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Wednesday, June 29, 2005

All That David Copperfield Kind Of Crap

Considering J.D.Salinger's famous seclusion, and the fact that he last published a short story almost 40 years ago, it's amazing how much his spirit seems to animate contemporary authors and how often he's invoked by book reviewers. Here's a selection -- all from just the last 30 days:

This stuff isn’t entirely original. J D Salinger’s Glass family is also prematurely wise.
- From a review of Jonathan Safran Foer's Extremely Loud And Incredibly Close in The Times, May 29

It is a voice first adopted 50 years ago by JD Salinger, the one in which he explored how the impossibly nuanced lives of the Glass family might shatter in modern America.
- From a review of the same book in The Guardian, May 29

[C]lassic Danielle Steel material, though Sean Wilsey rinses it through J. D. Salinger's literary sieve.
- From a review of Sean Wilsey's Oh The Glory Of It All, in The Globe And Mail, June 4

Alma Singer, a precocious 14-year-old Brooklyn girl, seems to have escaped...from a J.D. Salinger story.
- From a review of Nicole Krauss' A History Of Love, in The Houston Chronicle, June 10

Sittenfeld's detailed and realistic portrayal of the life of a Midwest outsider...already seems headed straight into the prep school literary pantheon -- J.D. Salinger's "Catcher in the Rye" (1951), John Knowles "A Separate Peace" (1959) and Donna Tartt's "A Secret History" (1992).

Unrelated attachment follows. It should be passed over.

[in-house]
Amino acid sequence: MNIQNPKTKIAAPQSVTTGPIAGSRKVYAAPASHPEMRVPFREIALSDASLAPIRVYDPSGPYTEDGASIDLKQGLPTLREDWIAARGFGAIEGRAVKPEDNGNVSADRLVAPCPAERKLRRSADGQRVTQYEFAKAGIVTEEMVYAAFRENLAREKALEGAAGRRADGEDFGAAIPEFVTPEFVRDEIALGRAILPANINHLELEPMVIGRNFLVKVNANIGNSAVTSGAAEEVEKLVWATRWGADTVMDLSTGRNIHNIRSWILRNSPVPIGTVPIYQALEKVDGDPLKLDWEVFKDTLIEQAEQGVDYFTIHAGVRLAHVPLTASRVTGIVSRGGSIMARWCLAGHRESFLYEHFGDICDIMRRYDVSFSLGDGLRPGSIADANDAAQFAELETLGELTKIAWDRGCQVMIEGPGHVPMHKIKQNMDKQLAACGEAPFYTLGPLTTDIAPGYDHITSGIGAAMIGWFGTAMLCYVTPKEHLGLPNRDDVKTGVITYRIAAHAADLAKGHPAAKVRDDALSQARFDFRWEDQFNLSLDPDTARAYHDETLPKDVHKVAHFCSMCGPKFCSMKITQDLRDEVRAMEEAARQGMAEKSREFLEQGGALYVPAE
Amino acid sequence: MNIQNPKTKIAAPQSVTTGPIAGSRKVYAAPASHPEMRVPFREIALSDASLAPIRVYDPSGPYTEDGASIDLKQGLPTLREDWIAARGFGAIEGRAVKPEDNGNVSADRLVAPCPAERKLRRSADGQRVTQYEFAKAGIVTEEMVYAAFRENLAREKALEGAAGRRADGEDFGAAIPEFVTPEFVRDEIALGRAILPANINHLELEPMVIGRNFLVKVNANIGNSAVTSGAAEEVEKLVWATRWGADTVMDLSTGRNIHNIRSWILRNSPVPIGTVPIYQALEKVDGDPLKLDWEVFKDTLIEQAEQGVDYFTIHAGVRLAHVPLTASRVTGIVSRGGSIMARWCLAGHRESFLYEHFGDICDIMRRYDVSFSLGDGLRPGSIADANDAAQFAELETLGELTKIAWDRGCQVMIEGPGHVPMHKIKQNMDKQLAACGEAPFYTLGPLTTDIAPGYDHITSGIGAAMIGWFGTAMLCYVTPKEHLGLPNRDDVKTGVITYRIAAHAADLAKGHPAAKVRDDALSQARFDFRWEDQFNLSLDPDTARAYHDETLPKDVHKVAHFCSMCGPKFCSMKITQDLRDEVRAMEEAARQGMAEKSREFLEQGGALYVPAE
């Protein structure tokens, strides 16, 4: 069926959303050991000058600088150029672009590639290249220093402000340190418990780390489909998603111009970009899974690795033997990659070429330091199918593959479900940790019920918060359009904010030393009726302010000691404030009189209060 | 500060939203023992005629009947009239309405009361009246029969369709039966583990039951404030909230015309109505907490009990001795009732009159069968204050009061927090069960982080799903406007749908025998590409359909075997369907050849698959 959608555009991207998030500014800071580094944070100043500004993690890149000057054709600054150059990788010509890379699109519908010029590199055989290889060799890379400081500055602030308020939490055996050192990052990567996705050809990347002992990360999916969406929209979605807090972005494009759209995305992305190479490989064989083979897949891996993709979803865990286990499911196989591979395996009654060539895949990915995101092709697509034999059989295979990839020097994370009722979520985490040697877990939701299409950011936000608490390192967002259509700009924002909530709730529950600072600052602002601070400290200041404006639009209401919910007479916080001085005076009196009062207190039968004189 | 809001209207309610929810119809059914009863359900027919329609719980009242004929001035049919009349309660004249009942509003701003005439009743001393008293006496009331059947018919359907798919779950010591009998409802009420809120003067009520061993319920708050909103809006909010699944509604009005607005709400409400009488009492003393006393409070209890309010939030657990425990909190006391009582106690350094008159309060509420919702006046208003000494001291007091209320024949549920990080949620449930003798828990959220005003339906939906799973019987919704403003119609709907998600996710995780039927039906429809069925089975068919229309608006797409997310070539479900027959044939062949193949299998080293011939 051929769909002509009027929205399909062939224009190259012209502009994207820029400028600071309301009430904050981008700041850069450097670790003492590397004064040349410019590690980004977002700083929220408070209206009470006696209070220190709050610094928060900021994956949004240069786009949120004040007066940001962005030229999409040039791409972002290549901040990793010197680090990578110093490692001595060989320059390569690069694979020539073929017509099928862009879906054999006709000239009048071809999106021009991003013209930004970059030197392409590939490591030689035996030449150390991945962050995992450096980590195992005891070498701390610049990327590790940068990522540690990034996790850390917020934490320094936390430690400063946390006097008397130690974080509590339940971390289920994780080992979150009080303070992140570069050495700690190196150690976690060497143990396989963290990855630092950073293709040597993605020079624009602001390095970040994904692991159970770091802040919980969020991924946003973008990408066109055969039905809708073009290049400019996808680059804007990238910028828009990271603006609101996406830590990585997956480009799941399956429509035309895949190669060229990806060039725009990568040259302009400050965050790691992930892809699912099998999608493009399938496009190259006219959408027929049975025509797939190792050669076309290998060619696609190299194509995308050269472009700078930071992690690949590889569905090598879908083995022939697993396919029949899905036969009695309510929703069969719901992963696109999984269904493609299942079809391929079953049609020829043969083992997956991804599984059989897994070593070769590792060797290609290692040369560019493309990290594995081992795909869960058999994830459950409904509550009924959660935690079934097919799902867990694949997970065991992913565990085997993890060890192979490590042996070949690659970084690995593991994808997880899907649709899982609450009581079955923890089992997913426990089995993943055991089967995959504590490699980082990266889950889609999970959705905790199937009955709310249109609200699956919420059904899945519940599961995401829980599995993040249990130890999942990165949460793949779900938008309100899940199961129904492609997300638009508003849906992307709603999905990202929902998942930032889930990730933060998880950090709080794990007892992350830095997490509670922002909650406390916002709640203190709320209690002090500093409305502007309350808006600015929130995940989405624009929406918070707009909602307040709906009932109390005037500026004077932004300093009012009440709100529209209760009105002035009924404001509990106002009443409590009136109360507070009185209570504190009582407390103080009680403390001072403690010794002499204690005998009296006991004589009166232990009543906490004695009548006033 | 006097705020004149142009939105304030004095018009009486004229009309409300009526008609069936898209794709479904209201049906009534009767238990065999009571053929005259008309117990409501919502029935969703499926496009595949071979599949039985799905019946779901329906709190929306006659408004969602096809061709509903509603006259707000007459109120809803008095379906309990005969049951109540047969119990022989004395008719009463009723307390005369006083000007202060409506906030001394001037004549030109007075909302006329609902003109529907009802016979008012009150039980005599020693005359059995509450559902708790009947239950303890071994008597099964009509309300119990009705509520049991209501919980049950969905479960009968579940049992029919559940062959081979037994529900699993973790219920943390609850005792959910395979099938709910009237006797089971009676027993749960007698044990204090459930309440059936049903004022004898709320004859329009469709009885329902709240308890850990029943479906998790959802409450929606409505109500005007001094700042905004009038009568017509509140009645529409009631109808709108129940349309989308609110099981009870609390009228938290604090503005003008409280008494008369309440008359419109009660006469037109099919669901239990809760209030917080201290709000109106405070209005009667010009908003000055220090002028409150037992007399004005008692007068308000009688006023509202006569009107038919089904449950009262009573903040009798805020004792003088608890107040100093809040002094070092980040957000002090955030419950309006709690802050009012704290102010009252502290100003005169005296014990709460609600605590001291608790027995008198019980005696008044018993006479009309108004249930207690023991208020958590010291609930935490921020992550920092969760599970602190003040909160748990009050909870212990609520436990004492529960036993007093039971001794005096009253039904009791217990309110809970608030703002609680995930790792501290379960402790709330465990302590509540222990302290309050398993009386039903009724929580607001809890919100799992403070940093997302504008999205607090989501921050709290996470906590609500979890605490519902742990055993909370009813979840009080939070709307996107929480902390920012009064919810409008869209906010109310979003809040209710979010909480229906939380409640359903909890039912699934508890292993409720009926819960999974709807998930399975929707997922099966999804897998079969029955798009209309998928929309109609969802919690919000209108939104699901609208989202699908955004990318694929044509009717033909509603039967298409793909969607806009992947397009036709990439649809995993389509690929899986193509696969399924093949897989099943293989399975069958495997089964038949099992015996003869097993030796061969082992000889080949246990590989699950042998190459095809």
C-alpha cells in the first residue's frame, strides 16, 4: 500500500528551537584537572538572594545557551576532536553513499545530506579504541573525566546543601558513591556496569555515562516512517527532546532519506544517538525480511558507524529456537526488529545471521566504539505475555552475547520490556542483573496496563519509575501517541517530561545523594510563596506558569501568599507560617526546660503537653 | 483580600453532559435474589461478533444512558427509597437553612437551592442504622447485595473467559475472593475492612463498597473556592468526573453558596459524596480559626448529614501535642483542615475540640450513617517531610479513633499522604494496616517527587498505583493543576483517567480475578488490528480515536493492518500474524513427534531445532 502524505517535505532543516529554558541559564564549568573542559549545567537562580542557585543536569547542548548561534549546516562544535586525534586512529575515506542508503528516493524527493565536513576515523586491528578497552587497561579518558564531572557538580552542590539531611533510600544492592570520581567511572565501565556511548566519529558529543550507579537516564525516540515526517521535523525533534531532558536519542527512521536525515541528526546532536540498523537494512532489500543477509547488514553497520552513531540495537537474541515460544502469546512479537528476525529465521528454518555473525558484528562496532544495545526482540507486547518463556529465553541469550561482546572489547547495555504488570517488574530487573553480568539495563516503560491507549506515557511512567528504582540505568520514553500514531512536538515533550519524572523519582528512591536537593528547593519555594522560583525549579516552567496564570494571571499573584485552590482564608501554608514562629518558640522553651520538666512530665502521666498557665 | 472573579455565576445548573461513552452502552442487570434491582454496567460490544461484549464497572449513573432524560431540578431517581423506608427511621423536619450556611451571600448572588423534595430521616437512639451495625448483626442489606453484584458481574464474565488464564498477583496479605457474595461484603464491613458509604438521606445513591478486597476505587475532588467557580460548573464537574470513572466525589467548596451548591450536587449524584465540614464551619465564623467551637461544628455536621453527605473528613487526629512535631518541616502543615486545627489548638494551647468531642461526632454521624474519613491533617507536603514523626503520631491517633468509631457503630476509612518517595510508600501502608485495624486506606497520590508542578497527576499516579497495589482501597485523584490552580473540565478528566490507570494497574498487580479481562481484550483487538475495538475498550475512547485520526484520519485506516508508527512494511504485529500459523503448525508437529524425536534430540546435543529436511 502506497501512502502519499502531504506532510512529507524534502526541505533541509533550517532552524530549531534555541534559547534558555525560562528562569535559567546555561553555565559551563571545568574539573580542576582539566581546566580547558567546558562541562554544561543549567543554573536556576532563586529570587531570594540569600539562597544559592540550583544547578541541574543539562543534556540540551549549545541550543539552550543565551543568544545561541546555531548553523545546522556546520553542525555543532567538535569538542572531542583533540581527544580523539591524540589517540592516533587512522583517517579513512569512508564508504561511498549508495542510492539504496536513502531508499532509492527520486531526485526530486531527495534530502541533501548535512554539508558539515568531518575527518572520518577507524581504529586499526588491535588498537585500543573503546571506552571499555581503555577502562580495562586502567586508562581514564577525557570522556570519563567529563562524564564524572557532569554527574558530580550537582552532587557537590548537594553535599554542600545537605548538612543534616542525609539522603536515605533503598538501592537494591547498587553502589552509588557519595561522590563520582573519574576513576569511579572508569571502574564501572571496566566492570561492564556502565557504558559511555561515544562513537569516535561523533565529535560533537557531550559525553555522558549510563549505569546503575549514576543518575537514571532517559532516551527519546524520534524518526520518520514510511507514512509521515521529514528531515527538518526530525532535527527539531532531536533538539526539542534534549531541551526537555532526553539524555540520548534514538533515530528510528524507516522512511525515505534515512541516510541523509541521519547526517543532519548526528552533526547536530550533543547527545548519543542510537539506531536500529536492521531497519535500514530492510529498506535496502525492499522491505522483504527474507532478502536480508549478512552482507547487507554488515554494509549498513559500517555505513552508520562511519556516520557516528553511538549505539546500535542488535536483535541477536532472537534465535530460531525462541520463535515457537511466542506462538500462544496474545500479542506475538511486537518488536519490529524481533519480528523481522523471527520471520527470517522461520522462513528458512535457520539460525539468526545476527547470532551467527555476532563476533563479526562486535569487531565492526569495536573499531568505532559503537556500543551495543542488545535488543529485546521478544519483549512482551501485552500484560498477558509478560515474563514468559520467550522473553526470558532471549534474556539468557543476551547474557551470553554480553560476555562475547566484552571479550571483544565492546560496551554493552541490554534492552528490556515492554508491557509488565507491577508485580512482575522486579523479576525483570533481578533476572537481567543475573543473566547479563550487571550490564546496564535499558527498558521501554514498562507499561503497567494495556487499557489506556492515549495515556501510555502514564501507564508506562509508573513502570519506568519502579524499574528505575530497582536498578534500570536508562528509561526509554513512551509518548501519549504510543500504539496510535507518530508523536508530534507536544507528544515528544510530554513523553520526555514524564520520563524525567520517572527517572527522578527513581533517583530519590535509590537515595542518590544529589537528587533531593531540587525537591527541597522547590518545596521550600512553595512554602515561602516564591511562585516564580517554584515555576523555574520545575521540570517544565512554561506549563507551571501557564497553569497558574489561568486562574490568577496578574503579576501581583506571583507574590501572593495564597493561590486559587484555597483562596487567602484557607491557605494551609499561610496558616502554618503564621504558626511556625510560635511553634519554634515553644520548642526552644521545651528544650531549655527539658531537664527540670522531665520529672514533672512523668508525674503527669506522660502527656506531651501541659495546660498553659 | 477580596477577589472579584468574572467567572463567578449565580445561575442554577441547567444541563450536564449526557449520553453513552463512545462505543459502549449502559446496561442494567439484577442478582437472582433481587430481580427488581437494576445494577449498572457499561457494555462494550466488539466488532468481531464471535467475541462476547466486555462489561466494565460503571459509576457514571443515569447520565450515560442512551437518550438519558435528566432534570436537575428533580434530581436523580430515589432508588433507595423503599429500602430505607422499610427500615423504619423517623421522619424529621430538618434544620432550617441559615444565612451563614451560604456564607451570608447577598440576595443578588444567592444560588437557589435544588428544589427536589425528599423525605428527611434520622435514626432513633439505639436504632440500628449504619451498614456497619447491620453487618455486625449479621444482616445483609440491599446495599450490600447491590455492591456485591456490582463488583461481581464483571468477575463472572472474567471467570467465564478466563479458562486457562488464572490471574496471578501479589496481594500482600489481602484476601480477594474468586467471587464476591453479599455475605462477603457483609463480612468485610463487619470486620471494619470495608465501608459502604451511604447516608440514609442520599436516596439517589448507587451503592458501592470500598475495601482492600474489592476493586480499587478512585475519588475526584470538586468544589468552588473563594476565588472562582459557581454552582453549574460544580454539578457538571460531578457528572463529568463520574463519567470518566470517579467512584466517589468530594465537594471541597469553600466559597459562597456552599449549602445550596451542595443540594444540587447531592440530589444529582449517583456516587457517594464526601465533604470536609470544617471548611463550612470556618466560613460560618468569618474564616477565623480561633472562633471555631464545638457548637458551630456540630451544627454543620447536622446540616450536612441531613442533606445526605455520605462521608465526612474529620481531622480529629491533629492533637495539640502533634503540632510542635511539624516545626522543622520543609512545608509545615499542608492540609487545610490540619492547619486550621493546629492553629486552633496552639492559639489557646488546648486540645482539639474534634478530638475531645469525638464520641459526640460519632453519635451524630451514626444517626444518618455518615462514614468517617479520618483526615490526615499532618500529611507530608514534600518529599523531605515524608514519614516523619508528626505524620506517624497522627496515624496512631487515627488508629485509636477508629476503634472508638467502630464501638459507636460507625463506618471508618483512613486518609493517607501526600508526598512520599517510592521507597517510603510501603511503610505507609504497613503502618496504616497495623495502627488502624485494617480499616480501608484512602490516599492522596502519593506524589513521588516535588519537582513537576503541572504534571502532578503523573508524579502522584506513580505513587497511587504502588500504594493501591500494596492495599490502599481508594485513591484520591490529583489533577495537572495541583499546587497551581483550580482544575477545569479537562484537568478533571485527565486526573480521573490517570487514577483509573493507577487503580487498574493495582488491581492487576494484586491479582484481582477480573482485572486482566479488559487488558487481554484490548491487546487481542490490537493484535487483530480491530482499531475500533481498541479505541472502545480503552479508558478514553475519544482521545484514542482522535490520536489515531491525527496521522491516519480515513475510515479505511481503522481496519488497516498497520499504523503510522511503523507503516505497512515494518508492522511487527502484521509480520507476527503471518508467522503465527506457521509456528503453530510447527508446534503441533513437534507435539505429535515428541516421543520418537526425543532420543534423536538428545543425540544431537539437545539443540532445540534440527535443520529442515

- From an article on Curtis Sittenfeld's Prep, in The Seattle Post Intelligencer, June 17

[A] metaphysical and a New Age novel that is a hybrid cross between J.D. Salinger’s “Catcher in the Rye” and Herman Hesse’s “Siddhartha.”
- From a review of Nirvana, by Kevin Marley, in The American Chronicle, June 28


  • Boy that's some memory you must have!

    By Anonymous Anonymous, at 8:59 AM  

  • Merely the result of digging around on some search, if only one could remember where one's spectacles are :)

    By Blogger PrufrockTwo, at 4:35 PM  

  • I am actually not surprised. If anything, his seclusion adds to the mystery. And considering the fact that Catcher in the Rye was SUCH a cult book, that he has such a distinctive style, and that its being taught in schools in the US makes such comments understandable.

    By Blogger Kafka on the Shore, at 5:20 PM  

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